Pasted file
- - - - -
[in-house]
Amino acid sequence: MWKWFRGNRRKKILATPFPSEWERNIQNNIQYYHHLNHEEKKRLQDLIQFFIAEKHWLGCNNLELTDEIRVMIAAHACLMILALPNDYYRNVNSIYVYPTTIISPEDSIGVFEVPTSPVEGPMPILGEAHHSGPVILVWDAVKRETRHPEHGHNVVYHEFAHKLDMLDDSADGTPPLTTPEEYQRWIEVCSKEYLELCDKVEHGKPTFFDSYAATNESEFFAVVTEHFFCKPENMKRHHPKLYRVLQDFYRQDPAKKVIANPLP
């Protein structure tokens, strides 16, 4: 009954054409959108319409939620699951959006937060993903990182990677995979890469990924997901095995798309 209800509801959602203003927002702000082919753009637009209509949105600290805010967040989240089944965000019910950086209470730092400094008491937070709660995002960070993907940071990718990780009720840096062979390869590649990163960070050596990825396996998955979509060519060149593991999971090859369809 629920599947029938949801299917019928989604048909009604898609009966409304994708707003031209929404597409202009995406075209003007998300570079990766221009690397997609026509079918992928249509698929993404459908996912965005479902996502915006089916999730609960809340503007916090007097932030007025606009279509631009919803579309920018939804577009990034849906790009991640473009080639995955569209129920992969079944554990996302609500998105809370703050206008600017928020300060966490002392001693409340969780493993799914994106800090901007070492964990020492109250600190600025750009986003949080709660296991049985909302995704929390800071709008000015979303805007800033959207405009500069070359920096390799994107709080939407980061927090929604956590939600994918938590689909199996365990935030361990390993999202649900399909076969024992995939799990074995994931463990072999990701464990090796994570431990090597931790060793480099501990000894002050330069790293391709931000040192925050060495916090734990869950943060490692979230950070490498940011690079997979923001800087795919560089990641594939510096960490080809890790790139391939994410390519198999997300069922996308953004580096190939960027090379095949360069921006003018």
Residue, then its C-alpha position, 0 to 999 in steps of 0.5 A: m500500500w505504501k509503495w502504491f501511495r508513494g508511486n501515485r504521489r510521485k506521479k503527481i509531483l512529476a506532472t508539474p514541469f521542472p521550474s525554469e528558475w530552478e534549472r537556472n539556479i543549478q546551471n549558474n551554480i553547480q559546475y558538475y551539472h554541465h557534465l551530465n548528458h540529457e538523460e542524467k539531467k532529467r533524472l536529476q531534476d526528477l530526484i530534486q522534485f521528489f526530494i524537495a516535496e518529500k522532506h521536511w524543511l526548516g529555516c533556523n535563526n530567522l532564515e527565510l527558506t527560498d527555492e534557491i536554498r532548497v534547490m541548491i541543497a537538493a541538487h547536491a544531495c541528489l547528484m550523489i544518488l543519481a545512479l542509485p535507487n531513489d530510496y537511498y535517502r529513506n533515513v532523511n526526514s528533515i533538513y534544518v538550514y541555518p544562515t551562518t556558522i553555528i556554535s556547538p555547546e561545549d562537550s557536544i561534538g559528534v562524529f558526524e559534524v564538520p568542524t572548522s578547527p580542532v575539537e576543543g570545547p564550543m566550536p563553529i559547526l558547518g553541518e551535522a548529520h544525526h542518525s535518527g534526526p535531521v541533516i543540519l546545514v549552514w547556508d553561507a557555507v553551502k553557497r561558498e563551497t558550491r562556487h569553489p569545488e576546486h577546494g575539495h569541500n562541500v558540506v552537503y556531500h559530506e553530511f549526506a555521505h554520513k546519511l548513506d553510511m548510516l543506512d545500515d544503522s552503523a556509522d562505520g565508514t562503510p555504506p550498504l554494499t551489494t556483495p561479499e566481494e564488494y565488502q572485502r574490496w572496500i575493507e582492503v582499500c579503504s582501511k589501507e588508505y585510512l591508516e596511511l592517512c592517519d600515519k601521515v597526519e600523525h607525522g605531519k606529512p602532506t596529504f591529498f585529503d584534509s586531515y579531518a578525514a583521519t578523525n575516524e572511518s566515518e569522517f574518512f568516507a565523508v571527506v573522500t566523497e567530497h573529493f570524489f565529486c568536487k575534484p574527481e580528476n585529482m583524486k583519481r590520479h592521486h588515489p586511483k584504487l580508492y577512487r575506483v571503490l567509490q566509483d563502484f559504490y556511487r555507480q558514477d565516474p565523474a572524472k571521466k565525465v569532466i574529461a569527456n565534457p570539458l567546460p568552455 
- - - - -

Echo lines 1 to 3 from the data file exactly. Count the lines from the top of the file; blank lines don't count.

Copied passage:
[in-house]
Amino acid sequence: MWKWFRGNRRKKILATPFPSEWERNIQNNIQYYHHLNHEEKKRLQDLIQFFIAEKHWLGCNNLELTDEIRVMIAAHACLMILALPNDYYRNVNSIYVYPTTIISPEDSIGVFEVPTSPVEGPMPILGEAHHSGPVILVWDAVKRETRHPEHGHNVVYHEFAHKLDMLDDSADGTPPLTTPEEYQRWIEVCSKEYLELCDKVEHGKPTFFDSYAATNESEFFAVVTEHFFCKPENMKRHHPKLYRVLQDFYRQDPAKKVIANPLP
């Protein structure tokens, strides 16, 4: 009954054409959108319409939620699951959006937060993903990182990677995979890469990924997901095995798309 209800509801959602203003927002702000082919753009637009209509949105600290805010967040989240089944965000019910950086209470730092400094008491937070709660995002960070993907940071990718990780009720840096062979390869590649990163960070050596990825396996998955979509060519060149593991999971090859369809 629920599947029938949801299917019928989604048909009604898609009966409304994708707003031209929404597409202009995406075209003007998300570079990766221009690397997609026509079918992928249509698929993404459908996912965005479902996502915006089916999730609960809340503007916090007097932030007025606009279509631009919803579309920018939804577009990034849906790009991640473009080639995955569209129920992969079944554990996302609500998105809370703050206008600017928020300060966490002392001693409340969780493993799914994106800090901007070492964990020492109250600190600025750009986003949080709660296991049985909302995704929390800071709008000015979303805007800033959207405009500069070359920096390799994107709080939407980061927090929604956590939600994918938590689909199996365990935030361990390993999202649900399909076969024992995939799990074995994931463990072999990701464990090796994570431990090597931790060793480099501990000894002050330069790293391709931000040192925050060495916090734990869950943060490692979230950070490498940011690079997979923001800087795919560089990641594939510096960490080809890790790139391939994410390519198999997300069922996308953004580096190939960027090379095949360069921006003018």